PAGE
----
Every series with even a hint of politics is being touted for its social pertinence these days, so the “timely TV” phrase above might already have you backing out of this post. But while entertainment regularly serves as escape, art has always generated discourse, so tough shit. Seriously, though, Humans is resonant and relevant, but its exploration of the definition of humanity and what rights are afforded to those deemed human is handled more elegantly than most. From the beginning, the presence of synths in the homes of humans has felt both natural and unsettling. Technology has increasingly become a part of even the most intimate parts of our lives, and these green-eyed workers (who have been replaced in season three with the purportedly innocuous orange eyes models) fulfill all kinds of roles. But the desire to have something so outwardly human under their thumbs raises all kinds of ethical questions.
The humanitarian crises and political debates that inform the show are woven into every aspect of it, including the evolution of Mattie’s feelings about the synths (she was initially concerned they’d “replace” her) and references to refugee camps and the Jim Crow South. But though Humans shows a lot of restraint, it never feels like a history lesson. The show acts as a powerful reminder that for many marginalized people, these discussions remain, dishearteningly enough, a part of everyday life.
The evolution of Humans has mirrored that of its characters, and is equally as impressive. The first season was the roughest, stumbling here and there in laying out its big questions, as well as the origins of synth consciousness (turns out, widespread consciousness was the goal of their creator, though he shared Mattie’s concerns in implementing the code). But it did give us so many great characters, as well as laid the groundwork for battles both physical and metaphysical.
Season two hit the ground running, with Niska on the lam then on trial for the murder of a client, while Leo, Max, and Hester (that wonderful monster) represented disparate points on the political spectrum. Although Max and Hester were on opposite ends, they committed to their beliefs, while Leo tried to find something in between. Niska and Mia both found love, though with very different partners (one’s a queer woman, the other a human dumpster fire). The humans of Humans have never been as compelling as the synths, but “synthie” Renie (Letitia Wright) helped make the case for spending time with organic life. Most important, the show handled its emotional beats with the same care as its political themes, which made it both topical and devastating.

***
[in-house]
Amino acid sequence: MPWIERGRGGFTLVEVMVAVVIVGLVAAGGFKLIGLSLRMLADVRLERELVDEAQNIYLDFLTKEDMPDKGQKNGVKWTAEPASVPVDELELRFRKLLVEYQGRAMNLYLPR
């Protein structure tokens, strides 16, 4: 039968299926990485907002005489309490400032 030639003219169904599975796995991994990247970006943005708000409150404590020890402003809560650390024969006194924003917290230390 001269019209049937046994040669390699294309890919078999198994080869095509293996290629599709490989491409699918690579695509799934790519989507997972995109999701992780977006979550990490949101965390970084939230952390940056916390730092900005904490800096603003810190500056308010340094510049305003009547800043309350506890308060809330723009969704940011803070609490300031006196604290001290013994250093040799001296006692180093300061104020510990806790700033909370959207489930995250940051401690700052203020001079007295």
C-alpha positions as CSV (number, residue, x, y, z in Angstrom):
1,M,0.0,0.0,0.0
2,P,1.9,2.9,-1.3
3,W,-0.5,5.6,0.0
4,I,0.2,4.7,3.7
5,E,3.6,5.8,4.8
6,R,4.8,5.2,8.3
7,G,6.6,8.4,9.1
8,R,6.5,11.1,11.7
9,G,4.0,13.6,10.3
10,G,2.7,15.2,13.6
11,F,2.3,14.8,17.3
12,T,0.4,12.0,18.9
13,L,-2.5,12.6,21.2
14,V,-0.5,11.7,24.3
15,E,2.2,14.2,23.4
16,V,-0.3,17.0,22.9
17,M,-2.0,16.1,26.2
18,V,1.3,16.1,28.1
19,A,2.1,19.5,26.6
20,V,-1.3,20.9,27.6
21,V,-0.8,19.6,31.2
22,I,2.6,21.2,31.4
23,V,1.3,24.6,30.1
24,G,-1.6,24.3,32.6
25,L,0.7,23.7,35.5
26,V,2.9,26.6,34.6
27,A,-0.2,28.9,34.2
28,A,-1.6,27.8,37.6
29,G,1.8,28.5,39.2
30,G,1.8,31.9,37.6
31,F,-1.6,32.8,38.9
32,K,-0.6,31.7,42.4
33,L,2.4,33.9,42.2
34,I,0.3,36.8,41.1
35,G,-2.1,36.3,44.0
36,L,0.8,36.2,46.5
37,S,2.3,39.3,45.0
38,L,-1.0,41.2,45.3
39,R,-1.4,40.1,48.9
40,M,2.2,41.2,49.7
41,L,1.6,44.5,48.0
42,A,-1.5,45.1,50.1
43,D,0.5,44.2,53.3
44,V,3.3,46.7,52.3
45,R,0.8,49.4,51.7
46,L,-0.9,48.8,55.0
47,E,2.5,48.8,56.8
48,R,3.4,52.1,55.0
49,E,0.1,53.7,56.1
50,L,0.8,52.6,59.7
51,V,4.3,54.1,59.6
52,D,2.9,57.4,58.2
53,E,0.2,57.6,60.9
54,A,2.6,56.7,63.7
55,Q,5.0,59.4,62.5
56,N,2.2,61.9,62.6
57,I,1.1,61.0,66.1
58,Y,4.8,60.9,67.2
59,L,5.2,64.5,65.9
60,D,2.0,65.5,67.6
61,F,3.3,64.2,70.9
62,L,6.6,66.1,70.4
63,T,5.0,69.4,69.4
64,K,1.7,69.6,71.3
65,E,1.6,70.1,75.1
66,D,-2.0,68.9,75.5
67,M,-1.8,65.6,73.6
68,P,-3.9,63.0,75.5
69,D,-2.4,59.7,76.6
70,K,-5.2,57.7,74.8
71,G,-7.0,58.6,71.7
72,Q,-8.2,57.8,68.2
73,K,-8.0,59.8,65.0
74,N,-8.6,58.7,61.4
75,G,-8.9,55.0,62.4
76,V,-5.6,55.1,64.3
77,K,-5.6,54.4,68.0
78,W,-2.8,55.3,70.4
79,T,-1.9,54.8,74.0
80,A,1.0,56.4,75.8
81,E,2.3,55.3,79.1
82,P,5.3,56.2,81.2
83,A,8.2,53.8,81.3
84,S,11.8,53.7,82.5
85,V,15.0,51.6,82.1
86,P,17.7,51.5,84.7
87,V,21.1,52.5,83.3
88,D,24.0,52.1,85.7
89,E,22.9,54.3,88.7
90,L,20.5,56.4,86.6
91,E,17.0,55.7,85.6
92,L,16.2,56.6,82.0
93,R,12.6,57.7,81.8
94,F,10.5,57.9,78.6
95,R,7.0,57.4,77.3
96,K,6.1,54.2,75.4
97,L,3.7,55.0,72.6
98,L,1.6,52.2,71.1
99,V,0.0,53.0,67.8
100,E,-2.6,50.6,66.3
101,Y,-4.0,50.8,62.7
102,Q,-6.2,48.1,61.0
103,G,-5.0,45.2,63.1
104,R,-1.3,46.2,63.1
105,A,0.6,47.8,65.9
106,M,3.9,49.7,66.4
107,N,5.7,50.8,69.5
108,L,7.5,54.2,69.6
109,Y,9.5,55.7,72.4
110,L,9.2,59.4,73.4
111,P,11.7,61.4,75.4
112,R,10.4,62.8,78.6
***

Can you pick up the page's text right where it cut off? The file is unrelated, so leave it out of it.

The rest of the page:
The third season, which premieres tonight, looks like it’ll deliver on all fronts. Humans has pulled off some great action sequences, most notably the botched rescue of conscious synths from a Qualia compound late in season two, though they’re few and far between. But what makes season three so exciting, aside from great performances across the board, is the implications. Despite knowing what synths are capable of, humans are still using them as appliances (at least, the ones that have been deemed safe for use). The first two seasons echoed debates about slavery and bodily autonomy—it’s not for nothing most of the sex workers we saw early on were female synths—with the new episodes tapping into current discussions of disenfranchisement, authoritarian governments, and protests against them. Mia and Max seem poised for radicalization, while Niska looks like she’s backing out of the larger fight. And what will become of all the new “woke” synths, including the fiery Agnes (Holly Earl)? That remains unclear, but the show has wisely moved away from centering stories on Leo. Morgan plays the Byronic hero well, but as someone who’s part human, he shouldn’t lead this fight. Thankfully, Vincent and Brackley have recognized this, but in order to find out who will be the new face of the synth resistance, you’ll have to check out the season three premiere tonight.